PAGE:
Why Canada Post was promoting letter-writing in the email era
20 years ago, Crown corporation launched campaign to boost volume of letters being sent
Twenty years ago, the Crown corporation had seen a 10 per cent drop in the volume of personal letters flowing through its system over a five-year period.
In a bid to stem the decline, Canada Post launched an ad campaign aimed at getting Canadians to pick up pens and paper once again.
The ads used language that drove home the idea that there was something special about writing something on paper, rather than typing it in an email.
"We feel that if people get back to the art of letter-writing, it's a little more personal," Canada Post spokesman John Caines explained to CBC News.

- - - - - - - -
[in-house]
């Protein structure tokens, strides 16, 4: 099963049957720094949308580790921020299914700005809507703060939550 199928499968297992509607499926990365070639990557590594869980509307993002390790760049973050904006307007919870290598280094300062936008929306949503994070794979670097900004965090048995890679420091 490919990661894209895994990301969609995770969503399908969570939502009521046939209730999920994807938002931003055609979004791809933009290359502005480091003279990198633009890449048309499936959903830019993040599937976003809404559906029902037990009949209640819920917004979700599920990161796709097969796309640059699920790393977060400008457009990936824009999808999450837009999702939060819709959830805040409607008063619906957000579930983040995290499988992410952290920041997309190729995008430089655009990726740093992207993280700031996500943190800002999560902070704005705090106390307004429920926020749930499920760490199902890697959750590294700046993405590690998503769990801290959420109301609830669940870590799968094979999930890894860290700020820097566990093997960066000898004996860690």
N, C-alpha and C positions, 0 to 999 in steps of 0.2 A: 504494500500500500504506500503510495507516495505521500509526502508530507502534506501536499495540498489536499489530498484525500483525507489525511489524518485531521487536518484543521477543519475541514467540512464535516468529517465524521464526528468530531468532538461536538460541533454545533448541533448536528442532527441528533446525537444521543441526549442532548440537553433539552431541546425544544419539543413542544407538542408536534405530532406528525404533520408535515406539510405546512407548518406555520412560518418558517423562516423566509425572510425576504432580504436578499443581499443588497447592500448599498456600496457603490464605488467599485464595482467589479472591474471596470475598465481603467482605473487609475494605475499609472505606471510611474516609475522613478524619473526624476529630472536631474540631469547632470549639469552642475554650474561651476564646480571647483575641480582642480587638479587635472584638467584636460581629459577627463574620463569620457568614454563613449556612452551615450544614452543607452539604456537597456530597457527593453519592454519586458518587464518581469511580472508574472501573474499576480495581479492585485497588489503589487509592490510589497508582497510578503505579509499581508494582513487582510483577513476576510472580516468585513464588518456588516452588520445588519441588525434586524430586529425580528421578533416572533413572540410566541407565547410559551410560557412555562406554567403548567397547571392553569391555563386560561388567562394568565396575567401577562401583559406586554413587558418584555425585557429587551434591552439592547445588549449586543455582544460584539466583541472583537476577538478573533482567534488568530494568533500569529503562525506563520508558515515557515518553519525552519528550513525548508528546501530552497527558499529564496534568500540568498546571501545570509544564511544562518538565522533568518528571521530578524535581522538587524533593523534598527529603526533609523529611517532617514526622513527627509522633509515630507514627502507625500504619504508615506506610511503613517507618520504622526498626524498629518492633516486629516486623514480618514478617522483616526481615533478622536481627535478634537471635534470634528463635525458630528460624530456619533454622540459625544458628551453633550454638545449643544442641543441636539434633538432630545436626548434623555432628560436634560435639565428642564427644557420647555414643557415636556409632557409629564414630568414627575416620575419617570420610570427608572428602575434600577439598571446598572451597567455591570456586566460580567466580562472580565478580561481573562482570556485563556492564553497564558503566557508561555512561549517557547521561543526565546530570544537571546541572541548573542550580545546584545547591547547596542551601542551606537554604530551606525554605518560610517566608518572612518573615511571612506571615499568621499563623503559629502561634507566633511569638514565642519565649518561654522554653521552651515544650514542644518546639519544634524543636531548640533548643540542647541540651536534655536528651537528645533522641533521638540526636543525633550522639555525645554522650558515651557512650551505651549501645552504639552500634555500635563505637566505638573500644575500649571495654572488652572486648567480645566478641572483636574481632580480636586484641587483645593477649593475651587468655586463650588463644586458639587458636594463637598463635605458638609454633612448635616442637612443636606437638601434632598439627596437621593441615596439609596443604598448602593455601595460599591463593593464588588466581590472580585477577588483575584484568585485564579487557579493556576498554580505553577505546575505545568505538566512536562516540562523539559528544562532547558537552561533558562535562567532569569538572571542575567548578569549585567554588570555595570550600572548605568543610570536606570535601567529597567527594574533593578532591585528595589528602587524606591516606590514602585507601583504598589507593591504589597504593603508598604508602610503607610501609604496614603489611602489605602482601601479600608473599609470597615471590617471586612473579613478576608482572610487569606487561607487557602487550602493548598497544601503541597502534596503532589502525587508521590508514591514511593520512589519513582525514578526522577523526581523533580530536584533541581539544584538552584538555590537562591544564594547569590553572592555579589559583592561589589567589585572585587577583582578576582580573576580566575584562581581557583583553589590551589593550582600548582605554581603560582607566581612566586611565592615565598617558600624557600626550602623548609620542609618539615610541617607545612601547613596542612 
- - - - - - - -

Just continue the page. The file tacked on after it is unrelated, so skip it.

As the ads put it: "Nothing says it better than a letter."
Nothing? What about email?
That was the view of a University of Toronto professor who spoke to CBC as well.
The National's report on the Canada Post ad campaign ended with a look at the bigger challenge the postal service was facing: a permanent change in the way Canadians communicated.
"Home internet use doubled in Canada last year. Each new connection potentially means fewer customers and less revenue for Canada Post," reporter Norman Hermant told viewers.